I’m going to make another version, this was the first so that I have something to show potential bookers right now. As I compile more and more video, I’ll make another promo video.
Frequently something cool will happen to me and my wife will say, “how do things like that always happen to you?” The answer is simple, I’m present in life. I look at things, I talk to people and an generally aware of what’s happening around me.
Here’s an example of being present, I was at a history museum in New Mexico and saw this medical display. Can you spot the juggler’s prop that was put in there?
Here’s a closer loot at it:
It’s a diabolo! It even says it on the edge of it. How did it end up there? I’m guessing it belonged to a doctor and whoever was putting the display together just assumed it was medical.
Noticing this wasn’t a huge life changing thing, but it’s being aware of the things around you. When you are creating magic, or performing being aware of the situations around you can lead to some great discoveries!
For the last twenty years or so, I’ve tried to have a show that people don’t call “cute”. I want what I do to have some edge or be amazing, and not simply cute. However recently a show producer called something I did cute and I was excited for that comment! I was doing my new routine to my Polaroids to Envelope trick that I’ve written about on this blog.
What makes the trick “cute” is the story, it’s a personal story about my family. It’s a real, honest and true story. It’s also something outside of my comfort zone. I do joke based magic tricks, and while I do reveal personal things about my life, this is the first thing I’ve written that was more about the story than the jokes.
The show producer commented that she had a kid and the story was really relatable. Maybe it’s me getting older, but that comment really warmed my heart. Performing is about connecting with people. Usually I do that through fart jokes, but I did it through parenting this time. This routine took me out of my comfort zone and it paid off.
Is my show going to have a huge shift because of this one success? Nope. This trick does add some texture to my show and I will continue to explore writing like this in the future.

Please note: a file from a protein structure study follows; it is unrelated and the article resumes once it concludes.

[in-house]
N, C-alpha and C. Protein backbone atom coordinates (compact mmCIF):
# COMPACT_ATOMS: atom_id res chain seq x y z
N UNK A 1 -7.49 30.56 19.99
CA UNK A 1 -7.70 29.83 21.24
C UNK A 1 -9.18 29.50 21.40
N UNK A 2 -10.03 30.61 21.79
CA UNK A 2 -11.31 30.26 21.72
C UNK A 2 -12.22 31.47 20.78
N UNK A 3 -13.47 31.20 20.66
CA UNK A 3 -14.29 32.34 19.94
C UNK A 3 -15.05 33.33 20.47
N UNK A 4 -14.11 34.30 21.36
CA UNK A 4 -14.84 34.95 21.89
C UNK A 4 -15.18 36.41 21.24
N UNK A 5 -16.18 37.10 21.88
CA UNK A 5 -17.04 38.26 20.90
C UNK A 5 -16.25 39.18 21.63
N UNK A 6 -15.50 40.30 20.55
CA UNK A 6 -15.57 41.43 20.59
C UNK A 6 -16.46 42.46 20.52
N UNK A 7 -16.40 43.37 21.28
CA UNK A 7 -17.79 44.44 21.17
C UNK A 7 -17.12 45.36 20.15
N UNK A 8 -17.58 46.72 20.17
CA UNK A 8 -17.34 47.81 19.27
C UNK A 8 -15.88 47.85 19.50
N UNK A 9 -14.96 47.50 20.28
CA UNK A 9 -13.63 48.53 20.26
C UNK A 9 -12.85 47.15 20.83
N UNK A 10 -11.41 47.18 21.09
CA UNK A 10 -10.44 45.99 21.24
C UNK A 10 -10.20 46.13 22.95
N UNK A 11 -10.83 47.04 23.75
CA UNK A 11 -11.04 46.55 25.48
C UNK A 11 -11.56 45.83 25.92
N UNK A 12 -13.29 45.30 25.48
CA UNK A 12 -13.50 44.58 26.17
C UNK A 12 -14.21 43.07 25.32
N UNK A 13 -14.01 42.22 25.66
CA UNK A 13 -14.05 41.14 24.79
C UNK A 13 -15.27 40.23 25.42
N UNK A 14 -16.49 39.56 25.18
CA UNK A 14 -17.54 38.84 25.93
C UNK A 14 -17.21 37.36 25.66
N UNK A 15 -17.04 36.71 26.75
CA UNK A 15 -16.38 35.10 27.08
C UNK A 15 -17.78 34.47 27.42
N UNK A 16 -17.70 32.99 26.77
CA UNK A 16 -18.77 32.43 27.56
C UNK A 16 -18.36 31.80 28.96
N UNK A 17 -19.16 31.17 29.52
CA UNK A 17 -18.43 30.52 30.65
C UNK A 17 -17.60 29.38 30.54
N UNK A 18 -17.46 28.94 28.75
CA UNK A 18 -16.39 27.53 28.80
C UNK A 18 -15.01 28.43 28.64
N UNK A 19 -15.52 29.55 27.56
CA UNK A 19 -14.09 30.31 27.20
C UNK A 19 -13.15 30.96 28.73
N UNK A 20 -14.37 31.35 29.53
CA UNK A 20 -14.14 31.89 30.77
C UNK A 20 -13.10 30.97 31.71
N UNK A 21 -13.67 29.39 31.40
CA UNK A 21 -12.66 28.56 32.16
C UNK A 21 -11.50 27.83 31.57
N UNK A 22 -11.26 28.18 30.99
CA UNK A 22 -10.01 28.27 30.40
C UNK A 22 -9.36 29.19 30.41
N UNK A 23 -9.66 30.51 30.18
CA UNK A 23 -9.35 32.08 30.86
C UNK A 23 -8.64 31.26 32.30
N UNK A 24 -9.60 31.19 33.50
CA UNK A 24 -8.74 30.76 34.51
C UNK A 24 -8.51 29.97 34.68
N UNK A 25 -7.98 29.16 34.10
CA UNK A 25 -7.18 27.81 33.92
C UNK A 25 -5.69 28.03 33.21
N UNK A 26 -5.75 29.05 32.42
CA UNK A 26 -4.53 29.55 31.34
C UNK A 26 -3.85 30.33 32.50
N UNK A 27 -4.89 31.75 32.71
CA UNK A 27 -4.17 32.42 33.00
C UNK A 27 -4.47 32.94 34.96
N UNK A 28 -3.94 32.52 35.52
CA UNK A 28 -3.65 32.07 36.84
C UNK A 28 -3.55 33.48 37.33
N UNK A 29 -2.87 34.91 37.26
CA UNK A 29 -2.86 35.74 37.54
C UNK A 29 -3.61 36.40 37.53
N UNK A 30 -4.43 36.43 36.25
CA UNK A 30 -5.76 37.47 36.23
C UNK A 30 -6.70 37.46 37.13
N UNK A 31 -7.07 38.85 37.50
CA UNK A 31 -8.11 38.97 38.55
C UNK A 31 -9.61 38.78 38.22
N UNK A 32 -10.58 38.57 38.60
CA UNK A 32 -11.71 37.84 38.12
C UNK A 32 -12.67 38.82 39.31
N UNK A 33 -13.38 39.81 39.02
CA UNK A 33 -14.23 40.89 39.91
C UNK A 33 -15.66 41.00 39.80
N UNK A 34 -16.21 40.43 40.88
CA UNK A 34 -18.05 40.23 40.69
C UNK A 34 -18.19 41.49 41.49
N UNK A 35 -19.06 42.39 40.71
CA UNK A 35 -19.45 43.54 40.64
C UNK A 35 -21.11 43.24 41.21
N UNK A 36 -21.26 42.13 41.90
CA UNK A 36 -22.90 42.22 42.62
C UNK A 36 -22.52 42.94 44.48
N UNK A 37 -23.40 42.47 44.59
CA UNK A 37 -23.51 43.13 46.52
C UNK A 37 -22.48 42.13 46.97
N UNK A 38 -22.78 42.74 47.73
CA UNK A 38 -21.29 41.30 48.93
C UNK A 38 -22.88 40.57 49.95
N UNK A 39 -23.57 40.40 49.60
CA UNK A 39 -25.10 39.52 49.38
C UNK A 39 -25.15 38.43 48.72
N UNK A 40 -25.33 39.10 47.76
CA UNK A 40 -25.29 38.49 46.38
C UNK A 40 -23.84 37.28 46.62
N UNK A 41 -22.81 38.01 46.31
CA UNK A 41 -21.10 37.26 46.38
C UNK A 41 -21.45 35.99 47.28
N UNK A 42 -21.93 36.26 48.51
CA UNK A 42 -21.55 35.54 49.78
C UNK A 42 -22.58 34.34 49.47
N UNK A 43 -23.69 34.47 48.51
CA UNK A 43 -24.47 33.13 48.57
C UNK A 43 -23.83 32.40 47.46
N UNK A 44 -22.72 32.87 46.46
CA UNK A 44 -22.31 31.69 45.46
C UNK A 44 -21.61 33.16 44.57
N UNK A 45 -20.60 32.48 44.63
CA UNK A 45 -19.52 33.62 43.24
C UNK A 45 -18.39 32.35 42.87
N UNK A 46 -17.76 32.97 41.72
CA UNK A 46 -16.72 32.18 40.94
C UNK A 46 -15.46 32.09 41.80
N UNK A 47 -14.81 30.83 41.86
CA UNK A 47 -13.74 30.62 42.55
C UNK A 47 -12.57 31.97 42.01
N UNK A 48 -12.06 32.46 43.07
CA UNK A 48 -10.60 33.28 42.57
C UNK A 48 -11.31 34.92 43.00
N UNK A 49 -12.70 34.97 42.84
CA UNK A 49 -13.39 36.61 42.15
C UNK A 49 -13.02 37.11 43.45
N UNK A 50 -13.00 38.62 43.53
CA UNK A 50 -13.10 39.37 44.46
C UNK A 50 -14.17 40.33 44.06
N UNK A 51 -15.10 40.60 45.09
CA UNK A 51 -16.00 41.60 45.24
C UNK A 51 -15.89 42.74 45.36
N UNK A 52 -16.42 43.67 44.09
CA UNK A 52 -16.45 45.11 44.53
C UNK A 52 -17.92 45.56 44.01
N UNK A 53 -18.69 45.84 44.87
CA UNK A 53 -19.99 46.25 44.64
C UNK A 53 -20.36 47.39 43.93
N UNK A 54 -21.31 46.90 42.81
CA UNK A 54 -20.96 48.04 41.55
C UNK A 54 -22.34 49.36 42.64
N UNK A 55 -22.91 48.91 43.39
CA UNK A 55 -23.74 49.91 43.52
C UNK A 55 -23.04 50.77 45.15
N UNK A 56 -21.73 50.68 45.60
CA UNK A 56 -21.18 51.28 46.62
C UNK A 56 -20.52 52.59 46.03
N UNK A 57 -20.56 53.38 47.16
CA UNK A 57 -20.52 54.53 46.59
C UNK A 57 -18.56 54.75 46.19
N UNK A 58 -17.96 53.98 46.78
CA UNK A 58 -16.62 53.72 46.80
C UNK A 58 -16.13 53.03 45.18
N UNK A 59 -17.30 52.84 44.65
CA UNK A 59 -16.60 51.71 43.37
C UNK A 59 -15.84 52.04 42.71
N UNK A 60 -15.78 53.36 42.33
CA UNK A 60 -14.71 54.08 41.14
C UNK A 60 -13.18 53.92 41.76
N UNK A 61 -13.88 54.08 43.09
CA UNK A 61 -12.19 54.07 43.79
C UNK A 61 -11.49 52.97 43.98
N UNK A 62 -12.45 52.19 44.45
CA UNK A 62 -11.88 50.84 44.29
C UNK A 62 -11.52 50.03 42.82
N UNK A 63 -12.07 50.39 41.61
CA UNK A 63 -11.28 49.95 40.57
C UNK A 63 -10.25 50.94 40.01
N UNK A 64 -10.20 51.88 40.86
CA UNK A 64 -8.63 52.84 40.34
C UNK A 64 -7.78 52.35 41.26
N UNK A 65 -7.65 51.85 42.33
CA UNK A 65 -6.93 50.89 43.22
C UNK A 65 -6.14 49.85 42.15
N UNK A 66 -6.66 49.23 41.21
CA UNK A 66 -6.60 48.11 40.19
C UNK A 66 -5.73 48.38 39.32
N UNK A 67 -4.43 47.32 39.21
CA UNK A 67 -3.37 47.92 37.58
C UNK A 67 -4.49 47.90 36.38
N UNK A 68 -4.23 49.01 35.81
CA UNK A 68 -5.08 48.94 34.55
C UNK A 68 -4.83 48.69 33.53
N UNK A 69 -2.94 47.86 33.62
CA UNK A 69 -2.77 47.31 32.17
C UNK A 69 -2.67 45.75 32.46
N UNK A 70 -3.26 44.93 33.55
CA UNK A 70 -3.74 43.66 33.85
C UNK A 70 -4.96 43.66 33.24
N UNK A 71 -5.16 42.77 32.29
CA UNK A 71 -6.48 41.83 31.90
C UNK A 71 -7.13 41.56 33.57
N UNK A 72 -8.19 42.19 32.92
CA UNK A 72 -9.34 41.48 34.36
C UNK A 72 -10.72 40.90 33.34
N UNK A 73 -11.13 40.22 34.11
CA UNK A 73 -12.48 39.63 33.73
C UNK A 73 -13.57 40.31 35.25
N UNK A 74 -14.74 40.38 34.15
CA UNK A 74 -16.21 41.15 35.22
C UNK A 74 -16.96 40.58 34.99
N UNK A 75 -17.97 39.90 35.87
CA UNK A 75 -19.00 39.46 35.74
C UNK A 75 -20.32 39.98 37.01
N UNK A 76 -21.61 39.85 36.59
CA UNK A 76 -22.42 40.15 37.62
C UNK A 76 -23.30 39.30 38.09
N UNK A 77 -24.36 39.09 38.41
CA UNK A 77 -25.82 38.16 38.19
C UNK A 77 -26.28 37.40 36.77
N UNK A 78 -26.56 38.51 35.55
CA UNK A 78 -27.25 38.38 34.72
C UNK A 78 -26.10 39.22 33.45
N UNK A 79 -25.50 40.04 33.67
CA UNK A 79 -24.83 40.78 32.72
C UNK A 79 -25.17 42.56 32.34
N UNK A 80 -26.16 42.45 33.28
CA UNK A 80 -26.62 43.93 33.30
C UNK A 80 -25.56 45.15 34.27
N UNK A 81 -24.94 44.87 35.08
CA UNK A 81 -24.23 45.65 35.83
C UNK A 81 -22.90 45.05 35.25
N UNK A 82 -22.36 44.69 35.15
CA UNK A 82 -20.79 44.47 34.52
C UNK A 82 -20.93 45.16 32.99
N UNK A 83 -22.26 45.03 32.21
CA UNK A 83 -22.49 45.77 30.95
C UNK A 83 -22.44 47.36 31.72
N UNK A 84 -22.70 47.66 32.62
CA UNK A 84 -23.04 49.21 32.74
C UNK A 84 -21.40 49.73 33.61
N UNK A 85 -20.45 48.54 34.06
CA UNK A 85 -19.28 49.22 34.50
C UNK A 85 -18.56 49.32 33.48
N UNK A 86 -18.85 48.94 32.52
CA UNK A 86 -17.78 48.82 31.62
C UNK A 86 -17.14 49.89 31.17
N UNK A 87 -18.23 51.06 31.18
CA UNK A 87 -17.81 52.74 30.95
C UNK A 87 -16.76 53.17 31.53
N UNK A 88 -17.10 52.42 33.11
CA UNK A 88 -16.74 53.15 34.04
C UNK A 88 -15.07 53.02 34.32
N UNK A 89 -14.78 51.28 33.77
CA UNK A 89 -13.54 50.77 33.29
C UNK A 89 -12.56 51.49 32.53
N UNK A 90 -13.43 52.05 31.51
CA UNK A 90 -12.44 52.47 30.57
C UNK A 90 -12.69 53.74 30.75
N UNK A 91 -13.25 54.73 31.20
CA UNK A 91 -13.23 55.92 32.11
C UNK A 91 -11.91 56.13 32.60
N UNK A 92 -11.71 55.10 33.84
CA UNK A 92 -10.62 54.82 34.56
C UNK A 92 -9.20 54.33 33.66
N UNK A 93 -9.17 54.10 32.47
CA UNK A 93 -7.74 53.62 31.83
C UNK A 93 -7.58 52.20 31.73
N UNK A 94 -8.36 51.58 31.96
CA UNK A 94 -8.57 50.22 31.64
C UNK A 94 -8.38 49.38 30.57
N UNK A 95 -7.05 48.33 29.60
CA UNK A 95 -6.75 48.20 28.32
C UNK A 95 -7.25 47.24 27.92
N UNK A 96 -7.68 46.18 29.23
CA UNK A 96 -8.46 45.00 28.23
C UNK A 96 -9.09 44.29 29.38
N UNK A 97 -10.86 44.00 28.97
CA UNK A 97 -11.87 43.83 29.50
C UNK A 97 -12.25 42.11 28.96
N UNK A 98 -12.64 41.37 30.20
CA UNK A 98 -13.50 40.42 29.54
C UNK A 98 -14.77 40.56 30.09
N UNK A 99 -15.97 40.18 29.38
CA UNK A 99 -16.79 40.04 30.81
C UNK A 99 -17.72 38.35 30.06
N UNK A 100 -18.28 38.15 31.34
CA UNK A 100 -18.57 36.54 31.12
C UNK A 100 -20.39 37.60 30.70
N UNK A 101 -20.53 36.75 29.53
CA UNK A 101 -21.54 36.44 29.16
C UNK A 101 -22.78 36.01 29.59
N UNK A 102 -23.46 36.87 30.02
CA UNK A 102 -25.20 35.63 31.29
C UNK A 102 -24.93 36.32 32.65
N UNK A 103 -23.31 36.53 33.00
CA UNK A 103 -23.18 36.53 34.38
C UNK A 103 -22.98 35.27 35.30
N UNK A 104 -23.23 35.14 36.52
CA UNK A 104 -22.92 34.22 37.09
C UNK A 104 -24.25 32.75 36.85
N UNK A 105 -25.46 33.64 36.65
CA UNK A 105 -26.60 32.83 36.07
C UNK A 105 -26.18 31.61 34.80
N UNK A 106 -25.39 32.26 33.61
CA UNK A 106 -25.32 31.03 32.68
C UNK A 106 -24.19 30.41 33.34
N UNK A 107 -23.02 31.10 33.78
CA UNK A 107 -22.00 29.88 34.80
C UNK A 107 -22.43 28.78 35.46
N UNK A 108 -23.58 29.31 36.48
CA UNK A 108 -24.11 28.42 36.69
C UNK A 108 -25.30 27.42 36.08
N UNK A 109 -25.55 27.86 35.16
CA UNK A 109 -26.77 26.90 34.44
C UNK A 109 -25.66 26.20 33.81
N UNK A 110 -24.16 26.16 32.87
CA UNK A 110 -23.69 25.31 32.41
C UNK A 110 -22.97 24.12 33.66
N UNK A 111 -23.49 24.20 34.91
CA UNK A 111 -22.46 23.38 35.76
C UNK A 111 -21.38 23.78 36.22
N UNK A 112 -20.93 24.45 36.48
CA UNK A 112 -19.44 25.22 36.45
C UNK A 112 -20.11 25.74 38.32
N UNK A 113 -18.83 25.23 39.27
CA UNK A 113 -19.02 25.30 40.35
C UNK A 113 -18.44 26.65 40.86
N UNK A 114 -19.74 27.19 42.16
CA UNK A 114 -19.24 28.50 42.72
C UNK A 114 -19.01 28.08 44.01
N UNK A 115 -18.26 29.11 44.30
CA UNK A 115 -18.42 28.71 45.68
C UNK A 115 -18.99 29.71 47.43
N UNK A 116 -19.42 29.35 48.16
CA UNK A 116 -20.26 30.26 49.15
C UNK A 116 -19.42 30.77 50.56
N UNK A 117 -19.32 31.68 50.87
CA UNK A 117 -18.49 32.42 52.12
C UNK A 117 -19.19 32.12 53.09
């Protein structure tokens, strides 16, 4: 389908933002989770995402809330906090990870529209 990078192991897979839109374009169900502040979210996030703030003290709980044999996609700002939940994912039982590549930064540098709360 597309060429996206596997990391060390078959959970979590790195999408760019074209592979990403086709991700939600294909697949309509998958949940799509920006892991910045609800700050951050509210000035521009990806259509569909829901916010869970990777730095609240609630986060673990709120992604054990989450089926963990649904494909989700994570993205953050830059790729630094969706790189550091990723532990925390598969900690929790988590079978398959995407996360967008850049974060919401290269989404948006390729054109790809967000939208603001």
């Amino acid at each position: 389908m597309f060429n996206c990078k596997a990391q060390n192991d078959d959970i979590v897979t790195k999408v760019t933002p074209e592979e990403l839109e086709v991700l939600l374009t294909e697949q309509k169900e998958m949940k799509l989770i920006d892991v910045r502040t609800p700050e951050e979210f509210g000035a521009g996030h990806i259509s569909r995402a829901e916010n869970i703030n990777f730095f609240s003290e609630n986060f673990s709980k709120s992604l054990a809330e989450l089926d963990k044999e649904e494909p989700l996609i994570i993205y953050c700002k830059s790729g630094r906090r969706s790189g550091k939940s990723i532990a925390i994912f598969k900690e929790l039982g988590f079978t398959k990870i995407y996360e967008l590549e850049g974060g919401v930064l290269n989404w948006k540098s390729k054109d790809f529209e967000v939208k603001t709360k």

For some reason today I had the song Burn Down the Mission by Elton John stuck in my head. Here’s the funny thing, I’m not an Elton John fan and didn’t think I was familiar with the song. I found it on YouTube and it turns out I knew most of the words.
If you don’t know the song, here it it:
This is a song that relates to a lot of what’s going on right now in the USA. How does it relate to magic blog? Simple, the words have meaning, he’s telling a story and a very powerful story. When you do a magic trick that you bought or read in a book, are you giving it the same emotion that Elton John is?
Here’s an example of a cover version of the same song:
It’s a different story being told in this cover version of the song. It’s not a struggle of the poor versus the rich. It’s something else, something less powerful, and stripped of all of its meaning.
Before you say that Elton John’s version has more emotion because they are his words, remember that Bernie Taupin wrote the lyrics. That kinda makes Elton John doing a cover of Bernie’s song.
Now listen to Phil Collin’s version of the same song:
The Phil Collins version carries heavy emotion with it and I think is true to the songs lyrics. He cares about what he’s saying. Think about the words you are saying in you magic tricks, they don’t need to be a heavy with emotion, but they need to be true and honest.
When I posted the nut and bolt trick the other day I mentioned that what I posted wasn’t quite what I had envisioned the trick to look like. Ideally it would be a penetration type effect, with the nut penetrating through the thread of the bolt.
I just recorded a quick video of sort of what I’d like it to look like:
That video isn’t exactly what I’d like it to look like, but it’s pretty close. I think that makes for a more interesting effect than a visual animation of the nut unscrewing itself. Moving the nut while it’s covered by your fingers allows the spectators mind to fill in the whats happening may make it more magical.
The important thing is that if you have a gimmick, you should play with it. Figure out what else you can do with it besides simply what the instructions say.
In this episode the Moisture Festival Podcast hits the road to Portland Oregon and interview funnyman Rhys Thomas. Recorded at Sisyphus farm Rhys tells us about growing up a few miles from the Oregon Country Fair and how seeing variety artist at a young age inspired him to follow suit.
We get to hear about what the first Moisture Festival was like and what the criteria was to perform. Rhys also talks about traveling the world with his science show, getting armed guarded escorts in Egypt and how difficult it is to do balancing stunts on cruise ships. A awesome and hilarious conversation with one of the Northwest’s premier variety acts.